As a writer himself, and a prolific one at that, Günther had a better understanding of how to bring the written word to film than most. He realized that the literal translation was sometimes less effective than a more filmic approach. Over the years he adapted the work of classic writers such as Thomas Mann, Goethe, and Gottfried Keller, as well as the work of newer writers, such as Eberhard Panitz and Uwe Timm. His 1999 film, Die Braut (The Bride), which looks at the life of Christiane Vulpius, Goethe’s long-time—and long-suffering—mistress.

Günter Marczinkowsky was the cinematographer, and one of the best East Germany ever produced. Like other East German cinematographers, he got his start in a film laboratory and worked as a projectionist as well. By the time he picked up a movie camera, he knew and understood film stock about as well as anyone could. He started as an assistant to the great Robert Baberske. He started working as the director of photography in 1957. He became Frank Beyer’s favorite cinematographer, until both of them were relegated to television for making The Trace of Stones. Farewell represents Marczinkowsky’s return to the big screen. Later on, he and Beyer would get together again, first on a couple TV mini-series, and later on Jakob the Liar, considered by some to be the best movie to ever come out of East Germany (a viewpoint I don’t share, but it is a good film). Jakob the Liar did not lead to more feature film work, however. Marczinkowsky continued to work in television until he finally left the GDR in 1980. Thereafter, he joined up with Frank Beyer again, who had left the country following the Wolf Biermann affair (see Jakob the Liar). From here on out, all his work would be in television, with the exception of Didi und die Rache der Enterbten, a reworking of Kind Hearts and Coronets with the West German comic actor Dieter Hallervorden playing multiple roles à la Sir Alec Guinness. Marczinkowsky retired from cinematography the same year that The Wall came down. He died right after Christmas 2004 in Hamburg.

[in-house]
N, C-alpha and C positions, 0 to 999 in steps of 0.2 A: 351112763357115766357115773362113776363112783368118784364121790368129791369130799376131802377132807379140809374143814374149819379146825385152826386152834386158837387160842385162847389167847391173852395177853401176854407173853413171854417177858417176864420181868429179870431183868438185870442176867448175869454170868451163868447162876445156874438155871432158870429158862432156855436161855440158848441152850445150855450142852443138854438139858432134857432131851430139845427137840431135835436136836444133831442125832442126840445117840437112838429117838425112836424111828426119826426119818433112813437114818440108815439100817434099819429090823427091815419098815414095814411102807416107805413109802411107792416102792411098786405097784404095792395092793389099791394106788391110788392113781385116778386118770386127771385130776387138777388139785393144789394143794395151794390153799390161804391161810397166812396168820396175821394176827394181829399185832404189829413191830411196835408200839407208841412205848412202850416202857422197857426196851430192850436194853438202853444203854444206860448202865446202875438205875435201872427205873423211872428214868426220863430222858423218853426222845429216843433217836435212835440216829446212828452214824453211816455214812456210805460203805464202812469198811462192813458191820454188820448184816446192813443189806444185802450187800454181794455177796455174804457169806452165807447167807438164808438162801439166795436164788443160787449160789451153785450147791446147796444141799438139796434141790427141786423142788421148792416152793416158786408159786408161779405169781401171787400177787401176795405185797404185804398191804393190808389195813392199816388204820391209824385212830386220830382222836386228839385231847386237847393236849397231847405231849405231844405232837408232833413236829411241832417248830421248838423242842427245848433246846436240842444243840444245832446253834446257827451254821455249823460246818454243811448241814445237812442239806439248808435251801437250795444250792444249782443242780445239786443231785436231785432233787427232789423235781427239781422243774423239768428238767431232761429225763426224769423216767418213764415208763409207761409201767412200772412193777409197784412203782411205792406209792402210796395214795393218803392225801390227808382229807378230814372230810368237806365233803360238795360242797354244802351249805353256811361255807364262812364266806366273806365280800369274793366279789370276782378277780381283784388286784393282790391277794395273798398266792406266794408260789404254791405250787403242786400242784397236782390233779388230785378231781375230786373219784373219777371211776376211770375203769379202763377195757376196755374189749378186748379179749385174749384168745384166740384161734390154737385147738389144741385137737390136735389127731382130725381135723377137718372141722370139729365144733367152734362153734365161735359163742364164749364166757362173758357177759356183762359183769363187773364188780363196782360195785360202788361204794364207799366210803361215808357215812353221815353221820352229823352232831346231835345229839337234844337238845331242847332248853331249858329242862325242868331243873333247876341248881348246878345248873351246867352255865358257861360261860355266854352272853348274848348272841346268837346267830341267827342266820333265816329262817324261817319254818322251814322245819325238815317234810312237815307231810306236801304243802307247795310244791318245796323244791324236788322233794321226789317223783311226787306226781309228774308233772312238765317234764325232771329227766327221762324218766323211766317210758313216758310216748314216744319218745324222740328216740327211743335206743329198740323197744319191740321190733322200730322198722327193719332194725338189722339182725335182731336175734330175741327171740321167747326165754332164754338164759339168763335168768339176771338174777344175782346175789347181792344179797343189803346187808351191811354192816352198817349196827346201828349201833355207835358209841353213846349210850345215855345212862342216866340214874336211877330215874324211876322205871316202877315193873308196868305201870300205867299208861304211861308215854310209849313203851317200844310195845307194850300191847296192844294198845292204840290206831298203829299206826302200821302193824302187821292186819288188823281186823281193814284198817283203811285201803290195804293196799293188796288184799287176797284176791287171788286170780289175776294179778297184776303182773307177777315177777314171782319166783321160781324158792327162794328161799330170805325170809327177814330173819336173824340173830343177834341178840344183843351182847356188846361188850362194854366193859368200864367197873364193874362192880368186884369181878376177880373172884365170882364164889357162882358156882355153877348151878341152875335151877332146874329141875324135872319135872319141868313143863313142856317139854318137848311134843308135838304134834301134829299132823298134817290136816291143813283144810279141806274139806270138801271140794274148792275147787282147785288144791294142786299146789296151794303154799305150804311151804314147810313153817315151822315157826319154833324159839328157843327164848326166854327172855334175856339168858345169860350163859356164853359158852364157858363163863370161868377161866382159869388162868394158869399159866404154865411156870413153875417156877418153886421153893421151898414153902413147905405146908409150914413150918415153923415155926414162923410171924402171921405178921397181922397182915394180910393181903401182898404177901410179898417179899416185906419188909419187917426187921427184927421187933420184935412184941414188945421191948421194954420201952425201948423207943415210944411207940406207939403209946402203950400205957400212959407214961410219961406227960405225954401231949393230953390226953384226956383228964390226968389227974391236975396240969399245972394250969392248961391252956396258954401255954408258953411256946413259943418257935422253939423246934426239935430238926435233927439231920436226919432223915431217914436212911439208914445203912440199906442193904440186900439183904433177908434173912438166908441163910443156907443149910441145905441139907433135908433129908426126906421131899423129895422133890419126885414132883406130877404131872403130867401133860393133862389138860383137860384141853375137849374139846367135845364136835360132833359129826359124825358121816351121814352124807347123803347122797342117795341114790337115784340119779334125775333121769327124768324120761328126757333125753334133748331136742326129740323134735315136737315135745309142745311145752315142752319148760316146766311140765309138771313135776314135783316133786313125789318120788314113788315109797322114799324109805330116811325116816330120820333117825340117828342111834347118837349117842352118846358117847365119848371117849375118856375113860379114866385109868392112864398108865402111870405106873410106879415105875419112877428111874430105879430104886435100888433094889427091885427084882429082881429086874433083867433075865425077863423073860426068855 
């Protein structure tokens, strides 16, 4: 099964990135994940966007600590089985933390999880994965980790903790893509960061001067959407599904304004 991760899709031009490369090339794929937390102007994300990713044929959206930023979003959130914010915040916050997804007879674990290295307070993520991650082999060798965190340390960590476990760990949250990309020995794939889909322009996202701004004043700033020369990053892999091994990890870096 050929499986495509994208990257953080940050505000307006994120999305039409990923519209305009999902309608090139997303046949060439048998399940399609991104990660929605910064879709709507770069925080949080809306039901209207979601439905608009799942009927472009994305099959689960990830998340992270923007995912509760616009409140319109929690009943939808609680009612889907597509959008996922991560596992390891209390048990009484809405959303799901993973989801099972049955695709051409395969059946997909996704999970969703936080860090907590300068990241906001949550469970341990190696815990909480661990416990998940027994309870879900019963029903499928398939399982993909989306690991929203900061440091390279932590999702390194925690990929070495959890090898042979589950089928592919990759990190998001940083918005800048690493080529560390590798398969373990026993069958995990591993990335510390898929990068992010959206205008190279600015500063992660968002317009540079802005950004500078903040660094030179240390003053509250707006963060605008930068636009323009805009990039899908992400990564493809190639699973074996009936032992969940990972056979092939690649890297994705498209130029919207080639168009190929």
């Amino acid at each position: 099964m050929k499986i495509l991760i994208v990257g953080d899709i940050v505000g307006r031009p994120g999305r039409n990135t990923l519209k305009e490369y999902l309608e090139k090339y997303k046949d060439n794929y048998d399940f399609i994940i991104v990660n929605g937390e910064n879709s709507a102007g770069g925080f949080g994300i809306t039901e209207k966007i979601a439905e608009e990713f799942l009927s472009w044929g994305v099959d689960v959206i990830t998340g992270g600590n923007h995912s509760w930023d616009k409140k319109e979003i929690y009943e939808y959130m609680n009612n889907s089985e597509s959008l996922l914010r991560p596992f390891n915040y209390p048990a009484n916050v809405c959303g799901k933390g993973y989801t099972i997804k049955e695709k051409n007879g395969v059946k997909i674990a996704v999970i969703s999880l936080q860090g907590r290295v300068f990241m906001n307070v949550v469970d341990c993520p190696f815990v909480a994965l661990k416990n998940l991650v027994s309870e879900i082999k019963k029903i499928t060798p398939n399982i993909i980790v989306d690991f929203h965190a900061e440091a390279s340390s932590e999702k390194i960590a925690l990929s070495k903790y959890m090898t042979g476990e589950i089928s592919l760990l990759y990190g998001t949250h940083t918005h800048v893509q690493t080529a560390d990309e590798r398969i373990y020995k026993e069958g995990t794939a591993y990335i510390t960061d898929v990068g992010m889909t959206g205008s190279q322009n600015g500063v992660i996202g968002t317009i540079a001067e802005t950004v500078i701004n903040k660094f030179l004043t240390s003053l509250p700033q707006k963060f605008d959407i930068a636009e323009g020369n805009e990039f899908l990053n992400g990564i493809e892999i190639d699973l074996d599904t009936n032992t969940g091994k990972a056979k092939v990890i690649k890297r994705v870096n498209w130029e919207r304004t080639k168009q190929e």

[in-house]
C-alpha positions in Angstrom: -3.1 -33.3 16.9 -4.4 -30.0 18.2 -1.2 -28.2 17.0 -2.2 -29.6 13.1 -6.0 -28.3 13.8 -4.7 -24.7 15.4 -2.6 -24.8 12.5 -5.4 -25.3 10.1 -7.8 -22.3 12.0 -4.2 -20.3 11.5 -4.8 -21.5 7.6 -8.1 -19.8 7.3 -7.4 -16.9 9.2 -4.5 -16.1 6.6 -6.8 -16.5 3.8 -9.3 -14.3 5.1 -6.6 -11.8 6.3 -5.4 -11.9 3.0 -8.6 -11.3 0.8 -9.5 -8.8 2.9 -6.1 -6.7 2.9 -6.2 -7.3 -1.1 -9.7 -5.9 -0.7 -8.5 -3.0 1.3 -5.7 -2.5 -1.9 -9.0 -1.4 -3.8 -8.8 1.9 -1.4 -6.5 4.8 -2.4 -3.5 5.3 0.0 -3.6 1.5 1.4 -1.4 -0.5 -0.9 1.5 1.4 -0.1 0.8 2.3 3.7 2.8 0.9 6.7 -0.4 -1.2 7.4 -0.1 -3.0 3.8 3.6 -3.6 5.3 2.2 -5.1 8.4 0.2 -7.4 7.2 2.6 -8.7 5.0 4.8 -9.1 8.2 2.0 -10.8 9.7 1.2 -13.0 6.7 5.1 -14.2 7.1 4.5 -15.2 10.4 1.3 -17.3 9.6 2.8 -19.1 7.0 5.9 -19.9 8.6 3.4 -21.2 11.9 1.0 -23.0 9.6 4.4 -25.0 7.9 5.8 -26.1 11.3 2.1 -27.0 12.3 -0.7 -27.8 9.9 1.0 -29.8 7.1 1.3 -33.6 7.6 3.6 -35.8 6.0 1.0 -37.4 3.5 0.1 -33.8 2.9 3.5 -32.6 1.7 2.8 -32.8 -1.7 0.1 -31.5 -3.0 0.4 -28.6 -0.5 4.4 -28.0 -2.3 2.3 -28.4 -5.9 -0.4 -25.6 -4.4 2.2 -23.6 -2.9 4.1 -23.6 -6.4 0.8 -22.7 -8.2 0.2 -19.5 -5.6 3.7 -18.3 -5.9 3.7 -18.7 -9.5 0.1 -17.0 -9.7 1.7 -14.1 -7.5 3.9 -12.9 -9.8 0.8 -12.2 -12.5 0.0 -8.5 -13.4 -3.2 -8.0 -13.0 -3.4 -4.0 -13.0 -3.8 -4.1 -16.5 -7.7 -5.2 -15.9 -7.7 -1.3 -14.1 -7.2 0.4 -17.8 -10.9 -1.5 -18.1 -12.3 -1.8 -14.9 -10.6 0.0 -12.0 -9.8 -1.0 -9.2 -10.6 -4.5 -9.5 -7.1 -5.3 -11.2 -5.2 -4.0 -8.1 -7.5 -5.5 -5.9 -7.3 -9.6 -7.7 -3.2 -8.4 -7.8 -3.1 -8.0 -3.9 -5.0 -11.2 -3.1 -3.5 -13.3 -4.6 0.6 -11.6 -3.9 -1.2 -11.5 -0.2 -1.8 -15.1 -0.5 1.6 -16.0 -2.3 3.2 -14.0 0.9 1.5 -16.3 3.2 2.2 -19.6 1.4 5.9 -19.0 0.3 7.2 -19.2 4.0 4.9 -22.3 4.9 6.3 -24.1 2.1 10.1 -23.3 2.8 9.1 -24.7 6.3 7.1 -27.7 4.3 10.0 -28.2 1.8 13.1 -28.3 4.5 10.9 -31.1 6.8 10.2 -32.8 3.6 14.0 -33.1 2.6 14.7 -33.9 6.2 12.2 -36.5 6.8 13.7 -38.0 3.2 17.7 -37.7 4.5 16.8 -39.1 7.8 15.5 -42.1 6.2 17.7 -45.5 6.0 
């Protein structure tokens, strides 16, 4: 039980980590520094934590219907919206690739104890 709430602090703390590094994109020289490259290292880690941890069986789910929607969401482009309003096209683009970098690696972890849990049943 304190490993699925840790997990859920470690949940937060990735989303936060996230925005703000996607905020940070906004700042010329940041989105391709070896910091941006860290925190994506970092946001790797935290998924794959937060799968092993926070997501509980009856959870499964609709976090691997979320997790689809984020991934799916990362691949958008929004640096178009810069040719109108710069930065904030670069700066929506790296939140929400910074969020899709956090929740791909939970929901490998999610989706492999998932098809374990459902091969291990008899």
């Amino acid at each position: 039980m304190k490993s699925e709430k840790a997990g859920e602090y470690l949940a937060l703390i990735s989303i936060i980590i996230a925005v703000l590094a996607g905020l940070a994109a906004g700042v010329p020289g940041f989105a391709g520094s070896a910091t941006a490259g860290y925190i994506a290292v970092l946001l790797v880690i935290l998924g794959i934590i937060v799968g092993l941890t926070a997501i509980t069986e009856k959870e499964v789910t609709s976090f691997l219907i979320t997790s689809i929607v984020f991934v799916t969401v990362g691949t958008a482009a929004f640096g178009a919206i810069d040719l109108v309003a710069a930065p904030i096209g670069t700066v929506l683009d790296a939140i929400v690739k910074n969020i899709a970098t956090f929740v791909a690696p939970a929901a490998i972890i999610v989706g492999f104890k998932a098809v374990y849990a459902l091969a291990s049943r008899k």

farewell5

Playing the older Hans Gastl in his first film appearance is Jan Spitzer, looking very much like a classmate of Malcolm MacDowell’s in If….; a good choice for someone as anti-authoritarian as Hans. Spitzer got his training at then Ernst Busch Academy, which is still a leading school for students of the dramatic arts in Germany today. He appeared in many more films in East Germany in roles of variying size, but his performance as Hans in Farewell remains one of his best-known performances. Like other East German actors, the Wende threw a roadblock into his path. He still perfroms, but most of his work is done in the dubbing studio. If a film stars Chris Cooper, that is probably Jan Spitzer’s voice your hearing in the German-dubbed version. He also dubs the voices for Danny Trejo, Ted Levine, and Ratchet in the Transformer series.